Big Tobacco and Vapor’s Use of Social Media Influencers Questioned

1
2501
Big Tobacco and Vapor's Use of Social Media Influencers Questioned

Instagram, a social media platform owned by Facebook, is said to be releasing new rules and policies regarding tobacco marketing in the next few months, in part as a response to a recent study conducted by PRWeek.

More than 125 health organizations from 48 different countries have urged different social media platforms to immediately end the promotion of all tobacco products on their respective sites. As a way to curb the promotion of cigarettes, e-cigarettes, cigars and other tobacco products on social media, these public health organizations are asking the content policies to be amended to match advertising rules, which often prohibited the promotion of anything tobacco related. This is also a move to go after the use of social media influencers who have been used as a loophole to promote tobacco products on behalf a company. These groups are accusing the tobacco industry of using social media and its appeal to younger people to get a new generation hooked on its products.

Currently, Facebook does not allow any ads that promote the use and sale of tobacco products. This policy, however, does not extend to organic posts. Individuals and tobacco companies are allowed to promote tobacco and tobacco-related products on Facebook and Instagram as long as it’s not in the form of paid for post. Twitter and other social media platforms have similar policies. If a post is created and posted by an influencer in partnership with a brand, it should be marked as such and it can only be promoted to other users over the age of 18.

PRWeek specifically investigated the relationship between what it calls Big Tobacco and social media influencers. During the course of the investigation, PRWeek found that several posts that promoted cigars also included offers for various tobacco products that offered a link offsite to purchase these products. A spokesperson for Facebook and Instagram told PRWeek that while the social media platforms don’t allow any advertising that promote the use or sale of tobacco and related products, it is looking at its policies regarding tobacco marketing and will announce new policies in the next few months.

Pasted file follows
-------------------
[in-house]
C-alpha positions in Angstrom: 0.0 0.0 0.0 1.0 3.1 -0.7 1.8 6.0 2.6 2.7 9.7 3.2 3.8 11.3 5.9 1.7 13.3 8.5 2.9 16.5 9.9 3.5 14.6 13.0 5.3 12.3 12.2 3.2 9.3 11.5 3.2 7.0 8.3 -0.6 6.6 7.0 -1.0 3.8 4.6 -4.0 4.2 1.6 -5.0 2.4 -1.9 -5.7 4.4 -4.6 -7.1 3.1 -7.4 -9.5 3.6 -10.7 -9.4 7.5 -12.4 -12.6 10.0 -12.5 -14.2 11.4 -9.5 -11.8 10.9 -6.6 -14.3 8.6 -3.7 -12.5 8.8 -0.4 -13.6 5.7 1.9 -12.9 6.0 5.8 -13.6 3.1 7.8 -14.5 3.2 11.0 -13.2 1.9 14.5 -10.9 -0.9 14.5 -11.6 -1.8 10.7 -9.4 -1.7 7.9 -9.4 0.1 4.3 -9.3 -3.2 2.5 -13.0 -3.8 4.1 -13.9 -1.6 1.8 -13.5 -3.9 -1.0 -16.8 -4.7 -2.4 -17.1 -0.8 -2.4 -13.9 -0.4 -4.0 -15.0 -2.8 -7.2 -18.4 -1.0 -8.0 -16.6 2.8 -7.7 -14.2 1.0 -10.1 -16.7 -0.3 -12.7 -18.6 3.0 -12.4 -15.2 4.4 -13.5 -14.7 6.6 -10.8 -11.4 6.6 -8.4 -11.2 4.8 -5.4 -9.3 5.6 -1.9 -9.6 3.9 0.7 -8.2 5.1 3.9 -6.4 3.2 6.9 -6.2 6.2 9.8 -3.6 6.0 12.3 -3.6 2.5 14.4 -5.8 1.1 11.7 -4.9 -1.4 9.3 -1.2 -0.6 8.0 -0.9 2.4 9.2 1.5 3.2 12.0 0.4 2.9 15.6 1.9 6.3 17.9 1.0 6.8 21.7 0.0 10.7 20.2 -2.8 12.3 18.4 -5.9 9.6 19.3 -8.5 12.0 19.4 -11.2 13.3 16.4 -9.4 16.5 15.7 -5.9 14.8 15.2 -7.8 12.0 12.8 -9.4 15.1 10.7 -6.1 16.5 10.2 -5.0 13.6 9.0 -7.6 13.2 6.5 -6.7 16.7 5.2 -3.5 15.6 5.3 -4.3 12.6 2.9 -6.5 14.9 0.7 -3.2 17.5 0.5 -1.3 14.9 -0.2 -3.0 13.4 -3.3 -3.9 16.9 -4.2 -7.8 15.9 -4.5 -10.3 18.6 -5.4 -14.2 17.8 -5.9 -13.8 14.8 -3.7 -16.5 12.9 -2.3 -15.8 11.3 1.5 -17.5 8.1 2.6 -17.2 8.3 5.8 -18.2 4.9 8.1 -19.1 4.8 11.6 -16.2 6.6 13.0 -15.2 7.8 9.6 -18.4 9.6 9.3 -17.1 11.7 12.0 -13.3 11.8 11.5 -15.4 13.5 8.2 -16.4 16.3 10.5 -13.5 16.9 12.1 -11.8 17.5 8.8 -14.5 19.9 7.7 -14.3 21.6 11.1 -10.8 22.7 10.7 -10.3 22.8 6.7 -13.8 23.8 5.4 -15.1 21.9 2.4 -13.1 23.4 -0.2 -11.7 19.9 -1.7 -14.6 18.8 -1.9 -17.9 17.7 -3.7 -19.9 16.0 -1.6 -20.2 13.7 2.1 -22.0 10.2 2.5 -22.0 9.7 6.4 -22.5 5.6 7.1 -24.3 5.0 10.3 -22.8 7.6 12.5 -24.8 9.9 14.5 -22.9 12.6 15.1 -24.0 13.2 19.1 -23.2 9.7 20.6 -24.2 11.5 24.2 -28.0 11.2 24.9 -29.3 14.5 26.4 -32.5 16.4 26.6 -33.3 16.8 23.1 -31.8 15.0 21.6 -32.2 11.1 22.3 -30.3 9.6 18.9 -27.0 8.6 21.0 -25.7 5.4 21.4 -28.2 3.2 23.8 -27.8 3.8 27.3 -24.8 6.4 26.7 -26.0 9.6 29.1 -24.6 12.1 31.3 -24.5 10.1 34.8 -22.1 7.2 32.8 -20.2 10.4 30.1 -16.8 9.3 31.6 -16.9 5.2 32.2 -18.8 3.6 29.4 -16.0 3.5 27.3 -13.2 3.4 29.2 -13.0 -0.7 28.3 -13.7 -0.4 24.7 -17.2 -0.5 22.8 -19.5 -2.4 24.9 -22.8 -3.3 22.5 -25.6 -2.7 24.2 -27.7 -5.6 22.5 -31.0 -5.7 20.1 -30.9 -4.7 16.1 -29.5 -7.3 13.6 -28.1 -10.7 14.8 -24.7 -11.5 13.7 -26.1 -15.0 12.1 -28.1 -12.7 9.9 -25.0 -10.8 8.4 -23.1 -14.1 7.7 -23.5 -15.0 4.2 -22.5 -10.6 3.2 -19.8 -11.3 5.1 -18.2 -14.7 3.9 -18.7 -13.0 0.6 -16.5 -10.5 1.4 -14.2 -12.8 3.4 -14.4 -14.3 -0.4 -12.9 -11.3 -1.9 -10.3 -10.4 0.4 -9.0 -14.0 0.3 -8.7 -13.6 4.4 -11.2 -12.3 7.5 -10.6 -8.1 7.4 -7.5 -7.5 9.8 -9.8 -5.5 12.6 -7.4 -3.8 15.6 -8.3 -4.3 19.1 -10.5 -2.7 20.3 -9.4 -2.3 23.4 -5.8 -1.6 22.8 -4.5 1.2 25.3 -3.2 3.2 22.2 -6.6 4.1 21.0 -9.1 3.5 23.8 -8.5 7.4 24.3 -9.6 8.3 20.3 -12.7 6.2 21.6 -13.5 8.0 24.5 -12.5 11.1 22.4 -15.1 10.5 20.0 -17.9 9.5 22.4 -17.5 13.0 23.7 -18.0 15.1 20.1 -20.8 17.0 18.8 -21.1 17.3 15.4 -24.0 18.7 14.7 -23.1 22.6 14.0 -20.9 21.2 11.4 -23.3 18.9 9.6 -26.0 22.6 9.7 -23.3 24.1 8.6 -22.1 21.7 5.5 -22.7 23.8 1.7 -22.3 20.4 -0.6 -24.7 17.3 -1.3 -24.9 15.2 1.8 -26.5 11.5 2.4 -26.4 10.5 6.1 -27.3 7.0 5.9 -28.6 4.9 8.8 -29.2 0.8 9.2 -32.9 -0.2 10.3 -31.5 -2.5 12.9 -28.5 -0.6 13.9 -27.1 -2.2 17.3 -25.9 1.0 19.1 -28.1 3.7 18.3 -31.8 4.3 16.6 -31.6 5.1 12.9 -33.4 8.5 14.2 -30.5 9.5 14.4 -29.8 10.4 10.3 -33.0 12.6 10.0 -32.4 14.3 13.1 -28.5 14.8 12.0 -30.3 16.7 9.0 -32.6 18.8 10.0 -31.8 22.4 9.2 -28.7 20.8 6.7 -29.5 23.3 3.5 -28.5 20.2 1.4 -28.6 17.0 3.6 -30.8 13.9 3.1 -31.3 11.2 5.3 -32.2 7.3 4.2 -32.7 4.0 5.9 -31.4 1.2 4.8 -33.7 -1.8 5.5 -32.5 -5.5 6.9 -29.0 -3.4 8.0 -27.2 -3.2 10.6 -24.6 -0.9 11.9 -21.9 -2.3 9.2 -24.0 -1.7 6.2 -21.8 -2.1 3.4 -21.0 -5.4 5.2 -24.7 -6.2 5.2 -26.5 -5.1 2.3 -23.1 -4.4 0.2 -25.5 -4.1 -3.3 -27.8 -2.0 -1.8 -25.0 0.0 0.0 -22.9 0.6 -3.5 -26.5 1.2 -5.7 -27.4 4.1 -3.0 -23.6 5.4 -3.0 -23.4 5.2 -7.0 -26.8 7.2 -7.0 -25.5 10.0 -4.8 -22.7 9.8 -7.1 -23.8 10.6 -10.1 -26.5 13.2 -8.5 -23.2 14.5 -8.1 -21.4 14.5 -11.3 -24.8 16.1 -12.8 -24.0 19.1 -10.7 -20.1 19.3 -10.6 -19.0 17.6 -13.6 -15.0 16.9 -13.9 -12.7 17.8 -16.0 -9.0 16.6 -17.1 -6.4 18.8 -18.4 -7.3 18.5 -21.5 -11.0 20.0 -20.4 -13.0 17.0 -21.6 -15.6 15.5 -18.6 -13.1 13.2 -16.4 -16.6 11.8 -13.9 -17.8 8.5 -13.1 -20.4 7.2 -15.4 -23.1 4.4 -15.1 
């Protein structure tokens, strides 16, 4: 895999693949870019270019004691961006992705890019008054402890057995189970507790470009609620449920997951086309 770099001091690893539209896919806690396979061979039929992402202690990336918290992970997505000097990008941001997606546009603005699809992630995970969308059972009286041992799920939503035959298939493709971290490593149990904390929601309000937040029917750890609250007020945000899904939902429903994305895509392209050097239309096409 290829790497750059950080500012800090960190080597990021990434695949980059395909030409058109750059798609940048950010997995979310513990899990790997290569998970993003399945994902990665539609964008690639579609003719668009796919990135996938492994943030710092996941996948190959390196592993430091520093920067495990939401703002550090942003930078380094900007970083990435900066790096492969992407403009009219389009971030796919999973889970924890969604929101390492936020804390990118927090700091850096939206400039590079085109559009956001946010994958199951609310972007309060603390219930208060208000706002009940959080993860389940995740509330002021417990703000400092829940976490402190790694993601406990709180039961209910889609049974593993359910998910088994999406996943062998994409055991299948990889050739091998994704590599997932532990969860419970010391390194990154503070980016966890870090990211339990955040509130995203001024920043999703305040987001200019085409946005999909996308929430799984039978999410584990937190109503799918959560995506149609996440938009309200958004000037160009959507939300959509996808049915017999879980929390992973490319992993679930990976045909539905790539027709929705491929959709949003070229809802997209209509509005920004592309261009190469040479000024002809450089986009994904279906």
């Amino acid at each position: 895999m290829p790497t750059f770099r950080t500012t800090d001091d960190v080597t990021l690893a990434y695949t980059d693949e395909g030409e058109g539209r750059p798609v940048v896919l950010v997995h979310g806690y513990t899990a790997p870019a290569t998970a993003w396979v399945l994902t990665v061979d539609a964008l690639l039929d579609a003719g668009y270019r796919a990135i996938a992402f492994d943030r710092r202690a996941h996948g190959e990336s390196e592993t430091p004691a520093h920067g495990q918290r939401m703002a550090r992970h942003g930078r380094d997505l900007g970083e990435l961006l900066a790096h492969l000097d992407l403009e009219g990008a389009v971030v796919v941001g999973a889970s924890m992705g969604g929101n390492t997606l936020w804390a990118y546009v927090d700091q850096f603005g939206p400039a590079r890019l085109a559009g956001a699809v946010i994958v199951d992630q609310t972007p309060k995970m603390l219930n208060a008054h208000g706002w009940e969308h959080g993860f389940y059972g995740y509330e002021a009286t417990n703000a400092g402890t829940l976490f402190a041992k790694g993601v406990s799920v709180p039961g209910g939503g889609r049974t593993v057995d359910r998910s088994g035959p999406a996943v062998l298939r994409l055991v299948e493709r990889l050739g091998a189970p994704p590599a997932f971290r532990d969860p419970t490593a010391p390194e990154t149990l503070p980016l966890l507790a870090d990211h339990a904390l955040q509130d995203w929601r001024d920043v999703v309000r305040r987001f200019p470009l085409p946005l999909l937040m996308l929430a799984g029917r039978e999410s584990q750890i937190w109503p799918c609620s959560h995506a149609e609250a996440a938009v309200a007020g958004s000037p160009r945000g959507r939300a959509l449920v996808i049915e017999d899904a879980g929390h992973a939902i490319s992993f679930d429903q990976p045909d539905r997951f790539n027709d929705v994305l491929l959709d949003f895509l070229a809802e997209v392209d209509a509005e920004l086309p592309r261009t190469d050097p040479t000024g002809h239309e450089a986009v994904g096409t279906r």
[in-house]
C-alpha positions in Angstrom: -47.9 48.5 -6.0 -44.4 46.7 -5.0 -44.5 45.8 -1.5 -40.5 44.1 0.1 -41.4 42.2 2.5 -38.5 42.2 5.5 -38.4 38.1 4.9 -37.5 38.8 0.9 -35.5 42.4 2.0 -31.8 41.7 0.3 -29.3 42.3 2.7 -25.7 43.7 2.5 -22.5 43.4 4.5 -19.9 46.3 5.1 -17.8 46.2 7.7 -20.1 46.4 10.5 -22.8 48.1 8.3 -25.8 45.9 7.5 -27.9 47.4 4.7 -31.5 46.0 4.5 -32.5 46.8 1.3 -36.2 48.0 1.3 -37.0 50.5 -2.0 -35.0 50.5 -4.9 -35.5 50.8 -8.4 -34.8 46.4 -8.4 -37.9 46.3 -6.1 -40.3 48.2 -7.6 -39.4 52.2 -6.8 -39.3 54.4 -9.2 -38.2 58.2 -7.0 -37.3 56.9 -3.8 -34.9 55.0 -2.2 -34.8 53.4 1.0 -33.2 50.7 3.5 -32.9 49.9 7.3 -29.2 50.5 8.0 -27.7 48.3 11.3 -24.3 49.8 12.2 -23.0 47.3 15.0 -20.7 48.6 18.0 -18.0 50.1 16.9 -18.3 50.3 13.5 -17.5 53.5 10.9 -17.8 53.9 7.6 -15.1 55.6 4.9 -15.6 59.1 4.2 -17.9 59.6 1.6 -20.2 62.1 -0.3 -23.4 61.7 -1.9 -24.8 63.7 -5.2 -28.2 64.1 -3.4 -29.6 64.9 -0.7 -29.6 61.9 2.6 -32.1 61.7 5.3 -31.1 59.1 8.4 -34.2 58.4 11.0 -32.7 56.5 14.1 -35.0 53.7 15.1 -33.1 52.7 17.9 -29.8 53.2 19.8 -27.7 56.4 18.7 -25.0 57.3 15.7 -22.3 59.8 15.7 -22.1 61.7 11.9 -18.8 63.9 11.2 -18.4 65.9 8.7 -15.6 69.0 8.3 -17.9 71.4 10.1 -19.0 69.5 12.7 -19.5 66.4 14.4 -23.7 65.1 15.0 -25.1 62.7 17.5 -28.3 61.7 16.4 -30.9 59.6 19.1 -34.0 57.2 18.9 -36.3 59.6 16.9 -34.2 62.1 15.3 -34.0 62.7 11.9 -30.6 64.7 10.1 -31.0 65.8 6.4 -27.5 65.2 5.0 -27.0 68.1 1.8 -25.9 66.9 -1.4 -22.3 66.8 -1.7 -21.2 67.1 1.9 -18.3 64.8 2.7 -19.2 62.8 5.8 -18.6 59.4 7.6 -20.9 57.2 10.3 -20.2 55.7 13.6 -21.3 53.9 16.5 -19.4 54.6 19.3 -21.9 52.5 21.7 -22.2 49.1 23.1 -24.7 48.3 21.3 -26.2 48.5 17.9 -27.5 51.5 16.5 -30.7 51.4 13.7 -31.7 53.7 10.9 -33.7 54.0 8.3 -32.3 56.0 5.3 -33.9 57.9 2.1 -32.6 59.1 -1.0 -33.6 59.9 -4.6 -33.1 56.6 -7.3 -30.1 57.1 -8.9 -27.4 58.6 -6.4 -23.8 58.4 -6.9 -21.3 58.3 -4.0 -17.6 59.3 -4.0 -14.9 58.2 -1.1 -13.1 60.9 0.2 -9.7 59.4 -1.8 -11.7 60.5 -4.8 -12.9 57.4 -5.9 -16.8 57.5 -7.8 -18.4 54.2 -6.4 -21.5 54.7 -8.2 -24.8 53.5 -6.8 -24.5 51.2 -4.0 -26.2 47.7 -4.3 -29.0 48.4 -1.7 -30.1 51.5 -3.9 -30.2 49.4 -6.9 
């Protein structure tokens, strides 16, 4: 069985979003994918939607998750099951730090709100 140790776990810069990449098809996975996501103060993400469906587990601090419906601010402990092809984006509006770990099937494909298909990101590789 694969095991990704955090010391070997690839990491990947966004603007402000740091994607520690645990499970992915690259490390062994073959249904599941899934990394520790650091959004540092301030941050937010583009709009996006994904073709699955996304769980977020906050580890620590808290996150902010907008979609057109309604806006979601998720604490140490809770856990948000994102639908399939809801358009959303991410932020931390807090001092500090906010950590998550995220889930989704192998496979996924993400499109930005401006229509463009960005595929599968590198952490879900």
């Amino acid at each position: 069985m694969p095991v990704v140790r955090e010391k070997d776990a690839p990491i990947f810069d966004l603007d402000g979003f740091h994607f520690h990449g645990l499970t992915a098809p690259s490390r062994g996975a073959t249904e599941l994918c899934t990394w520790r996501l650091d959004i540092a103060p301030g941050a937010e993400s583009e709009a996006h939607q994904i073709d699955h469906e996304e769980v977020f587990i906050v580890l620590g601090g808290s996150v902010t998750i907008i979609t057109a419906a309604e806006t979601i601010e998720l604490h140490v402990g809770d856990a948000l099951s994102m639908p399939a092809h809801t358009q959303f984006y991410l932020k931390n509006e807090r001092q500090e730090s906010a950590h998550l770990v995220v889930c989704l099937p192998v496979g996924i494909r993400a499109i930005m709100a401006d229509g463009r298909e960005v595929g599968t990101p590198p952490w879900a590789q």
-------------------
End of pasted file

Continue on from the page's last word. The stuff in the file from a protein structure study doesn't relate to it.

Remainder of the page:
PRWeek went so far as to share several posts with Facebook and Instagram where tobacco products were being promoted for sale and users were being directed to external websites. It also brought into question the use of racy, sexualized images that were used to promote products and re-direct users to external websites to purchase said products.

In a separate case of the relationship between influencers, social media and the promotion of tobacco and related products, the U.S. Food and Drug Administration (FDA) recently warned several vaping companies about its use of social media influencers to promote their flavored nicotine products. The FDA sent warning letters to Solace Technologies LLC, Hype City Vapors, LLC, Humble Juice Co, LLC, and Artist Liquids Laboratories, LLC for posting content that promoted flavored e-liquid products or recommended their social media followers try the products without including the required nicotine warning statement, “WARNING: This product contains nicotine. Nicotine is an addictive chemical.”

According to the FDA and the Federal Trade Commission (FTC), the absence of this statement violated section 5 of the Federal Trade Commission Act, which prohibits unfair or deceptive advertising.

“These letters are a reminder that companies who use social media influencers to promote their products must comply with all applicable advertising requirements,” said Andrew Smith, director of the FTC’s Bureau of Consumer Protection. “Moreover, ads must disclose material health or safety risks – in this case, the fact that nicotine is highly addictive.”

You can read the full press release from the FDA on the warning letters relating to social media use here. To read more about PRWeek‘s investigation into social media influencers and their relationship with Big Tobacco, click here.